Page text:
Legal education, central issues, theoretical, practical, character, diverse circumstances
One of the central issues in regard to legal education during the past half century has been whether law faculties ought to have a theoretical or practical character. The debate has been an intense one. It has taken on many forms and grown from many diverse circumstances. Law societies periodically resurrect the issue. Professional law faculties interminably debate it. Positions are taken, factions are formed, and the unresolved outcome of the debate has left curriculum and initial assumptions relatively unchatged." This essay questions one of the most important assumptions of that debate - namely, that a practical legal education is a non-evaluative, non-philosophical one. Sometimes a practical legal education is conceived to be non-philosophical in that it is believed to be bound up with the discovery of legal rules as opposed to some normative evaluation of those rules. More recently, a practical legal education has been conceived to be non-philosophical in that it has been believed to be bound up with experience (most notably presumed to be found in a law clinic). And experience has been bound up with feelings or preferences rather than ideas.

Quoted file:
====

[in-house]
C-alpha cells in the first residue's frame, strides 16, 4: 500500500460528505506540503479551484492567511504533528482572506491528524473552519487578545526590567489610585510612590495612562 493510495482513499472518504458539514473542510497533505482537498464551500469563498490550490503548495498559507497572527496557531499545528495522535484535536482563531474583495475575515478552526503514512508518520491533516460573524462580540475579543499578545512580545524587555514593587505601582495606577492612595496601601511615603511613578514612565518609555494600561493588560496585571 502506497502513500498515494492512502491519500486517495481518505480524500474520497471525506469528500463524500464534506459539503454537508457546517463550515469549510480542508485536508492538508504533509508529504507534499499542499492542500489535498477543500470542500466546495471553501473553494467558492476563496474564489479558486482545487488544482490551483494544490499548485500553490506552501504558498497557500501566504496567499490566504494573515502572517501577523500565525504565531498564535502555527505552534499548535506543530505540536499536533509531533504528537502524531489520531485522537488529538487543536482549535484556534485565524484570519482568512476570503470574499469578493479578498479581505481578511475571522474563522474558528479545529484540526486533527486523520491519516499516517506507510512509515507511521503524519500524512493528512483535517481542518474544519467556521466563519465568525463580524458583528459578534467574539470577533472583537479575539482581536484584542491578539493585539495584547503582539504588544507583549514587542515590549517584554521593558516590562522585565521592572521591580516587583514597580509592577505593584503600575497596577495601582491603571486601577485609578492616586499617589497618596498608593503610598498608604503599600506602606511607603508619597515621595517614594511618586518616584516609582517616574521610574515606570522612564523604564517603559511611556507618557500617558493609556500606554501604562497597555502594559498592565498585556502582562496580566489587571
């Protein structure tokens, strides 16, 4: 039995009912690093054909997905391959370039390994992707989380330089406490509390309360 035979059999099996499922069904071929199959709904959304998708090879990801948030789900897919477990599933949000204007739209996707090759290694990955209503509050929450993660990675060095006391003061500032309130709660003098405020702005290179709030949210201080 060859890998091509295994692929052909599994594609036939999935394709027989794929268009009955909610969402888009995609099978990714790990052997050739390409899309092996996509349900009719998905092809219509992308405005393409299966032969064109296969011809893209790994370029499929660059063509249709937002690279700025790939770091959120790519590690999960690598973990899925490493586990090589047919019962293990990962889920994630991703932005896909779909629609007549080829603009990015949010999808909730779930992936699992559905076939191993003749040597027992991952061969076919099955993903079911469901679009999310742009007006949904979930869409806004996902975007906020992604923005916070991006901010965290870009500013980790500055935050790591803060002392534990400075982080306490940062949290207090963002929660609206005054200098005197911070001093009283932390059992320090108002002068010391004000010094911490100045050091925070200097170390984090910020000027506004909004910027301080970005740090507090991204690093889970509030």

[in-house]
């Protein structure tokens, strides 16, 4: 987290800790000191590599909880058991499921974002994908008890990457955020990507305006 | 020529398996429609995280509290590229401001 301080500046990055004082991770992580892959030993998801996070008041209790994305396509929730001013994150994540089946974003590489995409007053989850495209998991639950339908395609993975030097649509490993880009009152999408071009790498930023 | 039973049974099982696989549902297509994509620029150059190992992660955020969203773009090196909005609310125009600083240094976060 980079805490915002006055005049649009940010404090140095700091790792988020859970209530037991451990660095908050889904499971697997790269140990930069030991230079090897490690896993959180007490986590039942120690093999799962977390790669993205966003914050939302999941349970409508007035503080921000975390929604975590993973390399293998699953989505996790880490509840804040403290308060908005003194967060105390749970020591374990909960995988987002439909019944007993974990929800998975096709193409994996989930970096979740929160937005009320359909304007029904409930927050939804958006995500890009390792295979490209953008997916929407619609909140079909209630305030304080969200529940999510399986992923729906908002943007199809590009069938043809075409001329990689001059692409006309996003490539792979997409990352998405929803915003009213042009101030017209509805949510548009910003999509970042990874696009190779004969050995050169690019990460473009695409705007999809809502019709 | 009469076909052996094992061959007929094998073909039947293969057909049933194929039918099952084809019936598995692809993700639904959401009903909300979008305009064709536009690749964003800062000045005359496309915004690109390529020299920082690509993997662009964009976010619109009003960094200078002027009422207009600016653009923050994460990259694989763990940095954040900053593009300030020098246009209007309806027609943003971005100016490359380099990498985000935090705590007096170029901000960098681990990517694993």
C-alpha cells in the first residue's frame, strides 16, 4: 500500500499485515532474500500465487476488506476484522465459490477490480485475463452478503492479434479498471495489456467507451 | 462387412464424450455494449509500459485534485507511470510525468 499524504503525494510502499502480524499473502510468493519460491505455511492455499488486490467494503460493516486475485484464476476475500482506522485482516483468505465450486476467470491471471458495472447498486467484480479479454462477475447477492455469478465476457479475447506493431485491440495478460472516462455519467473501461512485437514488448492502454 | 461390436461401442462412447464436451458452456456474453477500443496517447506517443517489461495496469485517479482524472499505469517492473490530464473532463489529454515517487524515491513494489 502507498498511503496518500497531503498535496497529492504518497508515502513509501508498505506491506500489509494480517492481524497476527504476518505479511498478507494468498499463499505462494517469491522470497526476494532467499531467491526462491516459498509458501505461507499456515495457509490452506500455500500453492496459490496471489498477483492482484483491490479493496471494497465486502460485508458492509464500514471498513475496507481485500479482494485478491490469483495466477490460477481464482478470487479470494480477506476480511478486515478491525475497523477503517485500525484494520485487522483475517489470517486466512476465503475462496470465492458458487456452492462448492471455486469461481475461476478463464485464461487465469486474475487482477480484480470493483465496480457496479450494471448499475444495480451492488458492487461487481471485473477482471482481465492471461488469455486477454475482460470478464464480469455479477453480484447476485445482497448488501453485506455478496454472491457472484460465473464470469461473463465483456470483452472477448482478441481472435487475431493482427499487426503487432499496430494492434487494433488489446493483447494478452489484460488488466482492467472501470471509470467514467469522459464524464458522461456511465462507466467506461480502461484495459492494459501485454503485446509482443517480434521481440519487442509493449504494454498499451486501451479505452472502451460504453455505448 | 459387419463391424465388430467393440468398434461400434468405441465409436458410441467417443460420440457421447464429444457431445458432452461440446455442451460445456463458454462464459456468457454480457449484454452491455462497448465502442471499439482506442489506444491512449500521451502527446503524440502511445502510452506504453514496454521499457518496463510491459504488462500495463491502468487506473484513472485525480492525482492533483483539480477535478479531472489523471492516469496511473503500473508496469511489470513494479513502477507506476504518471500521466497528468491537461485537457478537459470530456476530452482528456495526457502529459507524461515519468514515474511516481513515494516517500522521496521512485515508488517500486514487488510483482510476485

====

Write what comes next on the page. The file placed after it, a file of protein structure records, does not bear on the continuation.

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William E. Conklin, “A Practical Legal Education” (1982-1983) 7:1 DLJ 122.